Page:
Blockading North Korea–A Coast Guard Role?

Photo: Yellow Sea from DeepSeaWaters

I have seen several references lately to the possibility of blockading North Korea. A good explanation of why this is apparently being considered is in a Bloomberg article by Retired Admiral James Stavridis, who previously served as Commander, U.S. Southern Command; Commander, U.S. European Command; and NATO Supreme Allied Commander Europe. Quoting Wikipedia,

James George Stavridis (born February 15, 1955) is a retired United States Navy admiral and the current dean of the Fletcher School of Law and Diplomacy at Tufts University, a graduate school for international affairs. Stravidis serves as the chief international diplomacy and national security analyst for NBC News in New York. He is also chairman of the board of the U.S. Naval Institute and a Senior Fellow at the Johns Hopkins University Applied Physics Laboratory.

So perhaps we should consider this as a serious possibility. If it happens, would the Coast Guard have a role?

Certainly Coast Guard boarding teams would be high demand.

North Korea shares borders with South Korea to the South, a long border with China to the North, and a short Border with Russia to the Northeast. If the US attempts to blockade North Korean waters in the Yellow Sea and the Sea of Japan, it will bring US naval units into close proximity to both China and Russia including major Chinese and Russian Navy bases. We have to consider how they might react.

Both China and Russia might be more comfortable if the blockading units operating closest to them were Coast Guard rather than Navy. This applies equally to both ships and aircraft.

Certainly to protect Coast Guard units they would have to have Navy and Air Force backup.

16 thoughts on “Blockading North Korea–A Coast Guard Role?

  1. I’d like to think that Japan and SK would have a combined role in primary response or reaction, with our people as advisors, and as responders if needed, since this is in their back yard. An interesting related point would be, how involved would the Fleet Marine Force out of Pearl be, if the blockade actually involved USN ships.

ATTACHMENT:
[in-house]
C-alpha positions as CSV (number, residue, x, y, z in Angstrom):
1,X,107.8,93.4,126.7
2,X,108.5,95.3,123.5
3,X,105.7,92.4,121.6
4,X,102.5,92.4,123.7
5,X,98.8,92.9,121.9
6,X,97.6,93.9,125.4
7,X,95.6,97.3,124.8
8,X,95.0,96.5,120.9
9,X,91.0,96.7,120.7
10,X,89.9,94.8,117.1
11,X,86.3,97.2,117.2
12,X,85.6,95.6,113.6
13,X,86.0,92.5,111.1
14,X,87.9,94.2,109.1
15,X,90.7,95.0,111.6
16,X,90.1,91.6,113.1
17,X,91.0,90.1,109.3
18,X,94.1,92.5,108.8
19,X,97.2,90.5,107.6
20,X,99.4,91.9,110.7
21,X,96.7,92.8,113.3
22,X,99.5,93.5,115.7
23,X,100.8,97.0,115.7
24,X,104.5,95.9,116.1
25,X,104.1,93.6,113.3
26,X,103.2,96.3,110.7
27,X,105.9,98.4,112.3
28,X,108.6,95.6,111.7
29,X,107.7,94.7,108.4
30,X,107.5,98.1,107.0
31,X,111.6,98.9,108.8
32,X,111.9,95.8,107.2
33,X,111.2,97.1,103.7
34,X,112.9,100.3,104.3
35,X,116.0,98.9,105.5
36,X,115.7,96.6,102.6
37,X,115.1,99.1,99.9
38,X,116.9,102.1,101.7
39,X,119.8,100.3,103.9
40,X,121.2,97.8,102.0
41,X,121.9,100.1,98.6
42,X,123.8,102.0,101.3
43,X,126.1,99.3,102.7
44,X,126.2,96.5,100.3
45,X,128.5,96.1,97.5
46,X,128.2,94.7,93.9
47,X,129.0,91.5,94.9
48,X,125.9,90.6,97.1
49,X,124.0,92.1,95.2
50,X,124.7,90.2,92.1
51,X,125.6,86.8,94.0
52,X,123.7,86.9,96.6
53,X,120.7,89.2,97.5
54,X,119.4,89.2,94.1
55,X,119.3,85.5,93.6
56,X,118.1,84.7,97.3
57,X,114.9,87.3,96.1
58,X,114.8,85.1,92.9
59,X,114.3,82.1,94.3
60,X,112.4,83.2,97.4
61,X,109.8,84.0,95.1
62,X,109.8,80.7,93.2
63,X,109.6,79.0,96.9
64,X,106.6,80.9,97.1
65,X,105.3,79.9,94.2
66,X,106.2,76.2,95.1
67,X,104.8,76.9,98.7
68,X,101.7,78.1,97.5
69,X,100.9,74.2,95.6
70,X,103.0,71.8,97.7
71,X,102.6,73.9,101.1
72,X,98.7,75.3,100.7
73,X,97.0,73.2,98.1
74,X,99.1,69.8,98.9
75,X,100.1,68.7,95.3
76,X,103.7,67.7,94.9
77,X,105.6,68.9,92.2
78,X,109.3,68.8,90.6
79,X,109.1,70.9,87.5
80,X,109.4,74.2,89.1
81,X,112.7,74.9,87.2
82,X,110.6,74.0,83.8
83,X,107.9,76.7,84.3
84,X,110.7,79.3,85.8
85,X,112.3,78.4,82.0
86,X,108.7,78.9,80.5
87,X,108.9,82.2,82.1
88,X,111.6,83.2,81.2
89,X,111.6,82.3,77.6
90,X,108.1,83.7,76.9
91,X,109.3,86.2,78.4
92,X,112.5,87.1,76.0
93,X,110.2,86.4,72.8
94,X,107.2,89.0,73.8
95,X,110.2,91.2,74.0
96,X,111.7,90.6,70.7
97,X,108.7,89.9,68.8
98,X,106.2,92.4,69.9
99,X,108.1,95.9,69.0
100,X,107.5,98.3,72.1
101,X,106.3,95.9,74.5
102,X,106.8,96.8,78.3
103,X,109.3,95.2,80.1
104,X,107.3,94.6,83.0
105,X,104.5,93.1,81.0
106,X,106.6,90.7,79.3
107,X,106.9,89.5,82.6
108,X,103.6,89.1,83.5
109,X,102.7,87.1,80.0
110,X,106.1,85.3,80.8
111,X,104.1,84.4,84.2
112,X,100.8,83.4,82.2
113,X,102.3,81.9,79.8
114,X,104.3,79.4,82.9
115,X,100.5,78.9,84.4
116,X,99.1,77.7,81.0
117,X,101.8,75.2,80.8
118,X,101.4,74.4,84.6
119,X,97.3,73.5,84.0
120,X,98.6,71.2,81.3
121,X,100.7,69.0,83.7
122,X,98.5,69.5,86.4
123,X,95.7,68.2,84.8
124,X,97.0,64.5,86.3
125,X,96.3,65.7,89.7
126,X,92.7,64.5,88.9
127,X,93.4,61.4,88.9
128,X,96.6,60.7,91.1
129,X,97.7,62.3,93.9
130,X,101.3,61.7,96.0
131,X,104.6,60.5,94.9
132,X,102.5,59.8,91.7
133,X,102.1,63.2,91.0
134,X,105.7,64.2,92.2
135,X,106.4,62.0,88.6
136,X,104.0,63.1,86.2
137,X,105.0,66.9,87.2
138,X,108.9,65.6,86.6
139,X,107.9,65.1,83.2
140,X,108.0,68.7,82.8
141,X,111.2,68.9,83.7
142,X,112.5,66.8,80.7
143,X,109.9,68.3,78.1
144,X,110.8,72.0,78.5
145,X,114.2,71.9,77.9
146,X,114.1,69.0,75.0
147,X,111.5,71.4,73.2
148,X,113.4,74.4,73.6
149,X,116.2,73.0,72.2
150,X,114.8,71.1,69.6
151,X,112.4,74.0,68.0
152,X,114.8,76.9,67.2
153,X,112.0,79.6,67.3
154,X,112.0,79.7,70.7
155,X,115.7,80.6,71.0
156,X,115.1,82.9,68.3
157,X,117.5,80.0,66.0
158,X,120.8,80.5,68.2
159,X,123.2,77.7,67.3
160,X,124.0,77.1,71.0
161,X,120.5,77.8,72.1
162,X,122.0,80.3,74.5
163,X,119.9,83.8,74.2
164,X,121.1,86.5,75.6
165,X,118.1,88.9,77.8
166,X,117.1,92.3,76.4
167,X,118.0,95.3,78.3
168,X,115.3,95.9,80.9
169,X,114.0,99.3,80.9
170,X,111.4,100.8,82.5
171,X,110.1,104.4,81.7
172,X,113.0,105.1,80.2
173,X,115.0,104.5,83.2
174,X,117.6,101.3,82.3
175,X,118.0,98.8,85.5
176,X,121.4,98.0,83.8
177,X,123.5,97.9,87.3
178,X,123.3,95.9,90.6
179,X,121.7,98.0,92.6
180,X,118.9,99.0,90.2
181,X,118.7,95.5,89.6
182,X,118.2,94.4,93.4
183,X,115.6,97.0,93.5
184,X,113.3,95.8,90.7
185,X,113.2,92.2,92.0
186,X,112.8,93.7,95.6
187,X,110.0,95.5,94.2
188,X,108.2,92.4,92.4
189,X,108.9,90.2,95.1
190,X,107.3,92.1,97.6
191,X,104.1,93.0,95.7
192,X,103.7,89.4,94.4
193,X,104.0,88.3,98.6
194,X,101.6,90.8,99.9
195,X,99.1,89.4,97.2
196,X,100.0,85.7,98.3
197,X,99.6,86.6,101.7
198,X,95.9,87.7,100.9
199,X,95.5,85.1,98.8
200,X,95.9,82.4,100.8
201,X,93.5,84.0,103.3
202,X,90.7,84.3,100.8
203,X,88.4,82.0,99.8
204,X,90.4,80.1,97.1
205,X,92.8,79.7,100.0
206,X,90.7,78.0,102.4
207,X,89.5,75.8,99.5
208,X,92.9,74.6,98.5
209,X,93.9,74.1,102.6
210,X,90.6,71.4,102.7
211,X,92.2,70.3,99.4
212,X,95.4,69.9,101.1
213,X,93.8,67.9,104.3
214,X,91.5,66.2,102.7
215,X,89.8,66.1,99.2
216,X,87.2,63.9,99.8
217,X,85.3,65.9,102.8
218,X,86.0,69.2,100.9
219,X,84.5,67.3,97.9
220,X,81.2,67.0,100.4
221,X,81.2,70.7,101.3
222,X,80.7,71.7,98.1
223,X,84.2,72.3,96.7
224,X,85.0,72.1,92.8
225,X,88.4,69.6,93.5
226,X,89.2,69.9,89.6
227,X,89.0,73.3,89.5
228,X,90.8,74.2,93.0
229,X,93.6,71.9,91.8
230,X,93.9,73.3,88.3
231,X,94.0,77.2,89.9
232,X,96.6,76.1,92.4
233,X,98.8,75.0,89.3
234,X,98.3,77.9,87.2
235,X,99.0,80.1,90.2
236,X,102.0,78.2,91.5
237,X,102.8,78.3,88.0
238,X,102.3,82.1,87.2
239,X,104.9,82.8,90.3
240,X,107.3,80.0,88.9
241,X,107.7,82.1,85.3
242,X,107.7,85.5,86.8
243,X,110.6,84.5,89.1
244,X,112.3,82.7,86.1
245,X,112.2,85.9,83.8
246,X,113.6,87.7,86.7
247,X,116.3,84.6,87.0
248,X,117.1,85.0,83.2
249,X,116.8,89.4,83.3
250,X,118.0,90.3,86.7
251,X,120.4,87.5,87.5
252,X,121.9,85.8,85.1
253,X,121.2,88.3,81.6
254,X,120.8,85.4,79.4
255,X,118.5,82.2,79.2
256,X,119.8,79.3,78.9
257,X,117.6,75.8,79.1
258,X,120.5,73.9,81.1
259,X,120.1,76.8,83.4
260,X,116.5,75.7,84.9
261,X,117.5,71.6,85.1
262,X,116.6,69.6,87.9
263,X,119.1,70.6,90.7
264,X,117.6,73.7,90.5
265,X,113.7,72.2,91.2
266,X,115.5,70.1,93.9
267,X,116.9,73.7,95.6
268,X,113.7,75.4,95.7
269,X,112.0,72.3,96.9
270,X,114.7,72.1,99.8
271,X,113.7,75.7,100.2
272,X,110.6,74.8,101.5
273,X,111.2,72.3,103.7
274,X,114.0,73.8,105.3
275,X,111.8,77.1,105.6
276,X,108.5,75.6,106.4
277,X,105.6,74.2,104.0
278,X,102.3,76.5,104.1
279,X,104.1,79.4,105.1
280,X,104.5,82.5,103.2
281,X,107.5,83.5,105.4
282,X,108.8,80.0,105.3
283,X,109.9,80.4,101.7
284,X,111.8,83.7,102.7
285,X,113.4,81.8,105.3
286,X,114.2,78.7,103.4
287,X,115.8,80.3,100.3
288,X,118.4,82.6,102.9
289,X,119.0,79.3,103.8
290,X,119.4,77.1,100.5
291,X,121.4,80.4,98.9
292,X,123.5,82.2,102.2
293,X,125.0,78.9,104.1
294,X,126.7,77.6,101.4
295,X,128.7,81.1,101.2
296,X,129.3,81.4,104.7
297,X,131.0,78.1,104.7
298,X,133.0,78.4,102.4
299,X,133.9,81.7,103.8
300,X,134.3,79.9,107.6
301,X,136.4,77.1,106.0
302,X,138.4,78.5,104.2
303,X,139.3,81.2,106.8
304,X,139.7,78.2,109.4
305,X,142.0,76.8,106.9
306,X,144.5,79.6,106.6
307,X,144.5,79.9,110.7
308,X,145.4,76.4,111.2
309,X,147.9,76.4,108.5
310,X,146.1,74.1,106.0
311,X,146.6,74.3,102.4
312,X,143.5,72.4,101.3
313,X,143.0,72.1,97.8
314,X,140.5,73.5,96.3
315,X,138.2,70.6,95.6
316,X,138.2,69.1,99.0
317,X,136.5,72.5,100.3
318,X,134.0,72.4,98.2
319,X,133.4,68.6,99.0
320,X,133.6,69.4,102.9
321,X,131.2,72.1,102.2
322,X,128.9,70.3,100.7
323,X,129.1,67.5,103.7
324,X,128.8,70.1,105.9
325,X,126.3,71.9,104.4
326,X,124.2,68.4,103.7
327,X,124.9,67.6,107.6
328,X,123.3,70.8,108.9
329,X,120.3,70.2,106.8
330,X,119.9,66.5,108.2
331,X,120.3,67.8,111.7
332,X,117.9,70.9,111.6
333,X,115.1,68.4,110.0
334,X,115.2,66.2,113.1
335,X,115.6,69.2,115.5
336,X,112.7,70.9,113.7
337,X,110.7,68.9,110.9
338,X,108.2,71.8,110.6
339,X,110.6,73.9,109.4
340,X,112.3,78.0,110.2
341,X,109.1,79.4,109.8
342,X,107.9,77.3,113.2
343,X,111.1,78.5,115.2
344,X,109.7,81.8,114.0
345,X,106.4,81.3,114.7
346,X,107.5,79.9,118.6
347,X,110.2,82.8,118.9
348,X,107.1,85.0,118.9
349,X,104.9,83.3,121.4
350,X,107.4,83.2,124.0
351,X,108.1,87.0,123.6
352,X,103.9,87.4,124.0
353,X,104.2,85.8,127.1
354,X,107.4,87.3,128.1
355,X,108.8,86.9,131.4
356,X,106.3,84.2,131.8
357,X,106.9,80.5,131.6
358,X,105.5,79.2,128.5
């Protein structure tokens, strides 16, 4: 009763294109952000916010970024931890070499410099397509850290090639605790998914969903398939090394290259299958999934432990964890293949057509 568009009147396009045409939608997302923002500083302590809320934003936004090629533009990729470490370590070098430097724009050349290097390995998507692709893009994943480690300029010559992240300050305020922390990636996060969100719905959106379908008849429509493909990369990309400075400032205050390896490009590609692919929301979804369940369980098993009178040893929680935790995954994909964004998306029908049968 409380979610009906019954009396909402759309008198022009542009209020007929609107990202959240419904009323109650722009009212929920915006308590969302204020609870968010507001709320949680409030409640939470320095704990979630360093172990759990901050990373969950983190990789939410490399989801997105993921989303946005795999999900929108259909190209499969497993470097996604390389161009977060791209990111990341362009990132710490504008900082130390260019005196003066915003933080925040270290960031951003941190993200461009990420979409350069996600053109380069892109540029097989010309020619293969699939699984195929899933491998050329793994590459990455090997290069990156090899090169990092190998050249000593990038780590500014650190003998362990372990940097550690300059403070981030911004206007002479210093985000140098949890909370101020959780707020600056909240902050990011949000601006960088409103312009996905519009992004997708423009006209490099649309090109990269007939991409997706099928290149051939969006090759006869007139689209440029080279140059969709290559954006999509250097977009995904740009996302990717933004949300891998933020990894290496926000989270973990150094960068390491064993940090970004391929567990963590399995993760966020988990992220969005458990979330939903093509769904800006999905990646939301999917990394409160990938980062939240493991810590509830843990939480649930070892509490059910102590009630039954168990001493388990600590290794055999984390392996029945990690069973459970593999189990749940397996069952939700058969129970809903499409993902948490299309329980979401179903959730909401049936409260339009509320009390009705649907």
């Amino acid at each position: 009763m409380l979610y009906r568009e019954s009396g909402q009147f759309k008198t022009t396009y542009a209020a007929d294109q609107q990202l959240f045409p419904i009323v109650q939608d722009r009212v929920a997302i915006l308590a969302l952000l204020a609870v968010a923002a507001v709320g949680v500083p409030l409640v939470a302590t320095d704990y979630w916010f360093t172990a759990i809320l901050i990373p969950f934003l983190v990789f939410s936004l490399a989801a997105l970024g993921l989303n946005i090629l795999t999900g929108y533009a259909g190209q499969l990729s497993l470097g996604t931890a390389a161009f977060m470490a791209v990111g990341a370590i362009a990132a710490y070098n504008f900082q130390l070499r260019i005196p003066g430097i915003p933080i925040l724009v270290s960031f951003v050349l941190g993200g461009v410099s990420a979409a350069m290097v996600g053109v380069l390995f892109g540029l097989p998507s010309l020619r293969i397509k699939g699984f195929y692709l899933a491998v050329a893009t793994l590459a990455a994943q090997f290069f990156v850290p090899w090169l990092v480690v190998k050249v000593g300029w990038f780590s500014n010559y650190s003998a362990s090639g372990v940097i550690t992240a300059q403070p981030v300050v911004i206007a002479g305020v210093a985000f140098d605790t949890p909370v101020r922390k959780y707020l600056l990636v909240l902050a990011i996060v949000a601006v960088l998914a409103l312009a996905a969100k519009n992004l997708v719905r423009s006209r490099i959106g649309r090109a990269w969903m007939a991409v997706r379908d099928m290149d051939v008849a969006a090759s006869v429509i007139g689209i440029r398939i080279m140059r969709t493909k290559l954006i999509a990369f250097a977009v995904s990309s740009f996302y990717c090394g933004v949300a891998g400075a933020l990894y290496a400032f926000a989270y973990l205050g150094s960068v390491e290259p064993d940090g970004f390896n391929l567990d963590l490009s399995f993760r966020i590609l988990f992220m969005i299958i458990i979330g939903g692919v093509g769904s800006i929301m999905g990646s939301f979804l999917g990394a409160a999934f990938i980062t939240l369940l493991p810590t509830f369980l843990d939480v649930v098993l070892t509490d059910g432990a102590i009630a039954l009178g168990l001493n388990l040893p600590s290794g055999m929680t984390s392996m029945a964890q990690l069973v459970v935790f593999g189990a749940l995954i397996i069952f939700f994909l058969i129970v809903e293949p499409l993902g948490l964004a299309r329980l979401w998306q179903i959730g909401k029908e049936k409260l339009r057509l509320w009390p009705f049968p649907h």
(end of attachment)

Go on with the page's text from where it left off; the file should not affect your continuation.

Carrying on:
• Definitely should be an international effort, but there are sensitivities involved. China and even S. Korea are very suspicious of Japan. The USCG is probably the least offensive organization to both China and Russia.

      • With good reason, given the animosity of the last 80 years. SK would welcome us, China would be politely positive to neutral because NK is a surrogate country, and we’re gwai lo. The Russians would just want to drive the new RB-M at full throttle.

  2. Has there been any articles on the submarine fleet that NK could use in response to a Naval Blockade? Since the CG divested Anti-Submarine Warfare capabilities, this would need to come from other assets. The NK Diesel subs would be operated close to home unlike other nation submarines.

  3. Pingback: Coast Guard Would Play a Role in DoD’s North Korea Contingency Plan–Military.Com | Chuck Hill's CG Blog

  4. From the German Navy blog “Marine Forum,” 19 December, NORTH KOREA (incl related, non-naval), The US has proposed that the UN Security Council blacklist 10 ships for „conducting illegal ship-to-ship transfers of refined petroleum products to North Korean vessels or illegally transporting North Korean coal“ … if none of the UNSC members object , the proposal will be approved

  5. Pingback: Enforcing Sanctions on North Korea | Chuck Hill's CG Blog

  6. Pingback: “Coast Guard Cutter conducts DPRK sanctions patrol” –News Release | Chuck Hill's CG Blog

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